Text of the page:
Genome Size Unaffected by Variation in Morphological Traits, Temperature, and Precipitation in Turnip

Supriyo Basak, Xudong Sun, Guangyan Wang, Yongping Yang
2019 Applied Sciences  
Genome size (GS) was proposed as proxy for gross phenotypic and environmental changes in plants. GS organismal complexity is an enigma in evolutionary biology. While studies pertaining to intraspecific GS variation are abundant, literatures reporting the adaptive significance of GS are largelymissing. During food shortage, Brassica rapa var. rapa (turnip) is used as food and fodder for sustaining the livelihood of residents in the Qinghai Tibetan Plateau (QTP), which is also known as "the roof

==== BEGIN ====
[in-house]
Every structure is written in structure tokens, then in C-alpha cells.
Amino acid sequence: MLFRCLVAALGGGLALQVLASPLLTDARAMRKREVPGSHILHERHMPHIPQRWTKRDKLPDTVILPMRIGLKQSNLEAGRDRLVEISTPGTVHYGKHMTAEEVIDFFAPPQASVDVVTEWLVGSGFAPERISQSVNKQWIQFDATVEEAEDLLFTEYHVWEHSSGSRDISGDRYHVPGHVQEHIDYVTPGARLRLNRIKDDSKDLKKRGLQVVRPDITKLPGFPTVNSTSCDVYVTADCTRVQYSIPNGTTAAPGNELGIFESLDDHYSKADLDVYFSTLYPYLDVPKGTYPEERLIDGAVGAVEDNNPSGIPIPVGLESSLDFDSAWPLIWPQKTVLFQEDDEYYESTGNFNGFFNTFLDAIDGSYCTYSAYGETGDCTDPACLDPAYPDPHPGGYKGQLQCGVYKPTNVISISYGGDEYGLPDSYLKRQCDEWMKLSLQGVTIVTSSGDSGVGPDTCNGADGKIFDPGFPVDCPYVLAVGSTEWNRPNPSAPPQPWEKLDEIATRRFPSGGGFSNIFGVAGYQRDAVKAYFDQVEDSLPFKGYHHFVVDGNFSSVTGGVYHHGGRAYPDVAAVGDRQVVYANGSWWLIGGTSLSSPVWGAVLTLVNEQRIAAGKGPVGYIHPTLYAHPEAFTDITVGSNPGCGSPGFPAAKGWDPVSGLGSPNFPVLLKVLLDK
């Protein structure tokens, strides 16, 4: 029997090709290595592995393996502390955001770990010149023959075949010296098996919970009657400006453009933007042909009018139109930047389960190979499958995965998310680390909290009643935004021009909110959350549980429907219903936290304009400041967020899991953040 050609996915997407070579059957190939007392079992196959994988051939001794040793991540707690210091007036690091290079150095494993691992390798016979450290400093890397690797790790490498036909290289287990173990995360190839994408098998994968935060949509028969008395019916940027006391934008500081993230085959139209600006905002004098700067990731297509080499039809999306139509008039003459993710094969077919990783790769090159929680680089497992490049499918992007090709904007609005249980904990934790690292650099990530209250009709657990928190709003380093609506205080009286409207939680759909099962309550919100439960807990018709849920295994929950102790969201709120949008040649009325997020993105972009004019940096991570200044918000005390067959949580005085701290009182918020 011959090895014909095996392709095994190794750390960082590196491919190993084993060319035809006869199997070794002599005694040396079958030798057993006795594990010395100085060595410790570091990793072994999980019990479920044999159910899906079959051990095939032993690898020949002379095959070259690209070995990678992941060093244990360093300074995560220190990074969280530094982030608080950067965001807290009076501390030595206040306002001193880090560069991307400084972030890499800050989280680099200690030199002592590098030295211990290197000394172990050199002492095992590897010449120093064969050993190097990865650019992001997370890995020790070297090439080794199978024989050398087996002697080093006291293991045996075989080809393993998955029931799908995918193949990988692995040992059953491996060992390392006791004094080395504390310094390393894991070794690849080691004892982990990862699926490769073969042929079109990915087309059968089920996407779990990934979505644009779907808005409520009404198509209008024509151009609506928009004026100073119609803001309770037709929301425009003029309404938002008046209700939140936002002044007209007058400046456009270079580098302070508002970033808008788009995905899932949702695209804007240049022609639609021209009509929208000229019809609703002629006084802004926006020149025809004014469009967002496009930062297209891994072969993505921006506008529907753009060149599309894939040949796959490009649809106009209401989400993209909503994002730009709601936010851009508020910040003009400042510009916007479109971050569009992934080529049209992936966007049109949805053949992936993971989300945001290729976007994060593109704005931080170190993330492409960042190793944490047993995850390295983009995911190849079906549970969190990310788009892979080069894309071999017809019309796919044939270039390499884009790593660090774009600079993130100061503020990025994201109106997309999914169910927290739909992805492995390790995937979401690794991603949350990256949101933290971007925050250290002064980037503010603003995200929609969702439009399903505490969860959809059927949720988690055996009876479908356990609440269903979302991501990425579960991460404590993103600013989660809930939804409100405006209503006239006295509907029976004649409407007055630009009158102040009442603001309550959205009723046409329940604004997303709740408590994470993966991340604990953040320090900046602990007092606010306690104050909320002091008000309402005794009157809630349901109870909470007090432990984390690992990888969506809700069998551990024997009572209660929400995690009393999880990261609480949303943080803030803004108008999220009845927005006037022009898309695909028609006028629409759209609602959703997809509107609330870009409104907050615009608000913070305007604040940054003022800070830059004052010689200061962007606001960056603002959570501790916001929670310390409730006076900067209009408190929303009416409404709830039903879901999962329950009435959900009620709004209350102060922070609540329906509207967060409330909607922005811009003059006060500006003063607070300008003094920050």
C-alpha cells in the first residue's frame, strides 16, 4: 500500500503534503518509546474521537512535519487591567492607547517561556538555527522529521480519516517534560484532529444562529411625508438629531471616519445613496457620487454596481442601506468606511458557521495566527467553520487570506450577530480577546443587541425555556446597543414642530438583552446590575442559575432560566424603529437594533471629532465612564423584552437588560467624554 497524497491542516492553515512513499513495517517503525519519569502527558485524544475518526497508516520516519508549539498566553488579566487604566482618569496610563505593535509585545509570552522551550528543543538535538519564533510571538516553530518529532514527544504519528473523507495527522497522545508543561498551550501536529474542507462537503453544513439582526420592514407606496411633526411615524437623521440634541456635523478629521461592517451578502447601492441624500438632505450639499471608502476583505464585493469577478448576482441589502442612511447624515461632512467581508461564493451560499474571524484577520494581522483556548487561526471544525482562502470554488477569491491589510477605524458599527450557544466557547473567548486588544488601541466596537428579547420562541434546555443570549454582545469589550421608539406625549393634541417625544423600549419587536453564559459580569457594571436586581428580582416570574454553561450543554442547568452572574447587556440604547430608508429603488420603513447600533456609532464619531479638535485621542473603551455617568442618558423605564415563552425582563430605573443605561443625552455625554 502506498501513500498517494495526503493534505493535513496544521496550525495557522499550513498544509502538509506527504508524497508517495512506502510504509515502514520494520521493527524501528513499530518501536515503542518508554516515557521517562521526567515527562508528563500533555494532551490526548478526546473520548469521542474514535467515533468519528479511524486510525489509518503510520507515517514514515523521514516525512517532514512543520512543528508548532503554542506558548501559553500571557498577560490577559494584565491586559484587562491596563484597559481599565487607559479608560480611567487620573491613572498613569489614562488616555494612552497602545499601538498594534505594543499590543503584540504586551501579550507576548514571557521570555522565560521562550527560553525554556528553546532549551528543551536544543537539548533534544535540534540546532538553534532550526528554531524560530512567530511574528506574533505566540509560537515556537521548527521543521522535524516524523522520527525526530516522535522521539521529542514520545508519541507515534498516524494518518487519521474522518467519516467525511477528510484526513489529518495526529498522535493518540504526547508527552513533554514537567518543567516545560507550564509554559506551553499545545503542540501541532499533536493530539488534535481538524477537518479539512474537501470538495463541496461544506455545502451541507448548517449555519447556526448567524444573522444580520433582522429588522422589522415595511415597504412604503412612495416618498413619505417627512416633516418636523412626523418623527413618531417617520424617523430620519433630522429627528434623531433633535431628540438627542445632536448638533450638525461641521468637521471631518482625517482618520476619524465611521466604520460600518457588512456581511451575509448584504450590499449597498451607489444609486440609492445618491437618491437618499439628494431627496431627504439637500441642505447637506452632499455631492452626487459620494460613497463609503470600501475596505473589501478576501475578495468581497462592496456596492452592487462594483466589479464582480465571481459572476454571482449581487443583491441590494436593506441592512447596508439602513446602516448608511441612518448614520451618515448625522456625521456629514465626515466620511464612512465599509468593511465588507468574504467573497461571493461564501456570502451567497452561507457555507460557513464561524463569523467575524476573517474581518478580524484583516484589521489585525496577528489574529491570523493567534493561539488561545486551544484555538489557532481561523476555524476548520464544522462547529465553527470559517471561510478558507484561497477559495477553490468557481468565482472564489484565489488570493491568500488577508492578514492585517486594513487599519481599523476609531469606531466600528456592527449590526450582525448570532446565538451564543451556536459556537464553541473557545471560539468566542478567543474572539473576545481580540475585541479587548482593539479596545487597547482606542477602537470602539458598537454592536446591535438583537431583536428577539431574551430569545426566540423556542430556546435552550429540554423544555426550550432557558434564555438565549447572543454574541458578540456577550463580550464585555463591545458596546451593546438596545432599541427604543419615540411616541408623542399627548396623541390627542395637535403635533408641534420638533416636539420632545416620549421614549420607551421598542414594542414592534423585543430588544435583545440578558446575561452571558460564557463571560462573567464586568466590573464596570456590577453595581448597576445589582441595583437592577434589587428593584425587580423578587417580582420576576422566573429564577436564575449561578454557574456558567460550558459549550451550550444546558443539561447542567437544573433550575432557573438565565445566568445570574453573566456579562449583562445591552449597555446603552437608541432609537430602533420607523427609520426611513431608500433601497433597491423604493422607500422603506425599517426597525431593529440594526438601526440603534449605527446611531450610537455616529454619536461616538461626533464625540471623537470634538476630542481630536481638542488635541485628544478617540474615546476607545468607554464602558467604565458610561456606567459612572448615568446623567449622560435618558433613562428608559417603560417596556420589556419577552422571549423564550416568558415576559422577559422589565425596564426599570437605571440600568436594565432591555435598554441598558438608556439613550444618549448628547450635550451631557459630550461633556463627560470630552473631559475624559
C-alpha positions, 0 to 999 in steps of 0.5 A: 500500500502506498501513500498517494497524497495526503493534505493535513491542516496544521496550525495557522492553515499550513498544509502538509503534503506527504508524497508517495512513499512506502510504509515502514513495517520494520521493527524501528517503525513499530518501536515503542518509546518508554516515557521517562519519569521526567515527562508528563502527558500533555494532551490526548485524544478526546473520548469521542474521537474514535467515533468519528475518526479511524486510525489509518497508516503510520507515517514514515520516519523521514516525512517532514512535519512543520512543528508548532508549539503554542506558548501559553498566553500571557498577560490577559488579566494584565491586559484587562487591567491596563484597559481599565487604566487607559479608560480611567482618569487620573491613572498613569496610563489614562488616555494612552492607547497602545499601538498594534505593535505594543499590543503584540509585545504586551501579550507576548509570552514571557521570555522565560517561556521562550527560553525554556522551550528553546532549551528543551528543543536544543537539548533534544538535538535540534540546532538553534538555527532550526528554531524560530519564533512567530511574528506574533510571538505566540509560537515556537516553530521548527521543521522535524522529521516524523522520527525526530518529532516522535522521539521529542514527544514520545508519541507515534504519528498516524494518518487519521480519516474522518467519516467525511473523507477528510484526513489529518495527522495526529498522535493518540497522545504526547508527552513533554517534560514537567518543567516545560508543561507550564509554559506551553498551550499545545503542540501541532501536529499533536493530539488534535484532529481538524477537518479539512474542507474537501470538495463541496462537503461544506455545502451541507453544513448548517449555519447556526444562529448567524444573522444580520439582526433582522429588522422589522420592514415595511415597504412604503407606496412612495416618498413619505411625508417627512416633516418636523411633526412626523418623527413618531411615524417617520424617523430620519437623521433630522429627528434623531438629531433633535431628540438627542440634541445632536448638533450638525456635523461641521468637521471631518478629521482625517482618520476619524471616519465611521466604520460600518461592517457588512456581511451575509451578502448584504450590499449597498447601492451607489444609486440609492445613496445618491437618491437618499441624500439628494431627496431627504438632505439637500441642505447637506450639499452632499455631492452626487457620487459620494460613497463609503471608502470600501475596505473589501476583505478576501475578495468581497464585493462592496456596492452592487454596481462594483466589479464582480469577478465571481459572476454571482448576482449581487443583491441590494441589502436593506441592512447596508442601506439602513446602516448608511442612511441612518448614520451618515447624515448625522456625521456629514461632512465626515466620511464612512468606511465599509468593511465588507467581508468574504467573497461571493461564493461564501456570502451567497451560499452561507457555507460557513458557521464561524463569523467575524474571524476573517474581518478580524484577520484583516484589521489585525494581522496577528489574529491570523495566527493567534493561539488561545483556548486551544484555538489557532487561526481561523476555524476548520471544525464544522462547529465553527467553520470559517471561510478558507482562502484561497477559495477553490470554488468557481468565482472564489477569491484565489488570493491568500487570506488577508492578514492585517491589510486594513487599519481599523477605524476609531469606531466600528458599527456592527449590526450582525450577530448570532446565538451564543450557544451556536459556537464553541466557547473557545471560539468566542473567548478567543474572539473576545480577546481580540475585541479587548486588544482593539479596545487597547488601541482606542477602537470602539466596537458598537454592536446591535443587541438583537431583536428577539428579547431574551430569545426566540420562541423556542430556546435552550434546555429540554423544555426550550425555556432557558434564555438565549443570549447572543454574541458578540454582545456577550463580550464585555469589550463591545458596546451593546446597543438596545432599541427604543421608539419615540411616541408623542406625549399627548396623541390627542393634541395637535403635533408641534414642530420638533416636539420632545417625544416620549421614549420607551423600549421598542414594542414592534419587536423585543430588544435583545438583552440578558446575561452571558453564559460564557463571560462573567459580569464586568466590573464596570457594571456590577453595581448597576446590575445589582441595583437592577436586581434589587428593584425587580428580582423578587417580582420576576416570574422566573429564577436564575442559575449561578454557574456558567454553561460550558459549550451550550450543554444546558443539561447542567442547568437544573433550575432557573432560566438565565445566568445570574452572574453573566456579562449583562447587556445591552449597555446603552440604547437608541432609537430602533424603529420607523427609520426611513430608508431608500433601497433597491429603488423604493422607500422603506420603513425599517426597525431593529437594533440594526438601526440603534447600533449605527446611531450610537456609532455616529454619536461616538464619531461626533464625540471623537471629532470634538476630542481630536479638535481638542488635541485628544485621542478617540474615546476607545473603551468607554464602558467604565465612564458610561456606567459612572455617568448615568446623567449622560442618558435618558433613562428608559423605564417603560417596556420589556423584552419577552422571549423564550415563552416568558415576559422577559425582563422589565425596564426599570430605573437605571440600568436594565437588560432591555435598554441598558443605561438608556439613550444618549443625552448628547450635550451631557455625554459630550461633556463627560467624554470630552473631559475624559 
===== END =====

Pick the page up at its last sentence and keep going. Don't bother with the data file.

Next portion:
more » ... f the world". Thus, climatic extremities make this region a natural environment to test adaptive significance of GS variation in turnip landraces. Therefore, from the QTP and its adjacent regions (the Hengduanshan and the Himalayas), we investigated adaptive evolution of GS in turnip landraces. Tuber diameter of turnip landraces was found to be significantly correlated with most of the environmental factors. GS was also shown not to be associated with morphological traits, temperature, and precipitation. Moreover, principal component analyses based on the whole dataset trisected the landraces into three distinct populations based on landrace usage—Hengduanshan, QTP, and the Himalayas. Nonetheless, our cumulative dataset showed evidence of adaptation of turnip landrace to different environments throughnonassociated genomic and phenomic plasticity.
doi:10.3390/app9020253 fatcat:34uqtzns7bcztbs2xrlsxmjbm4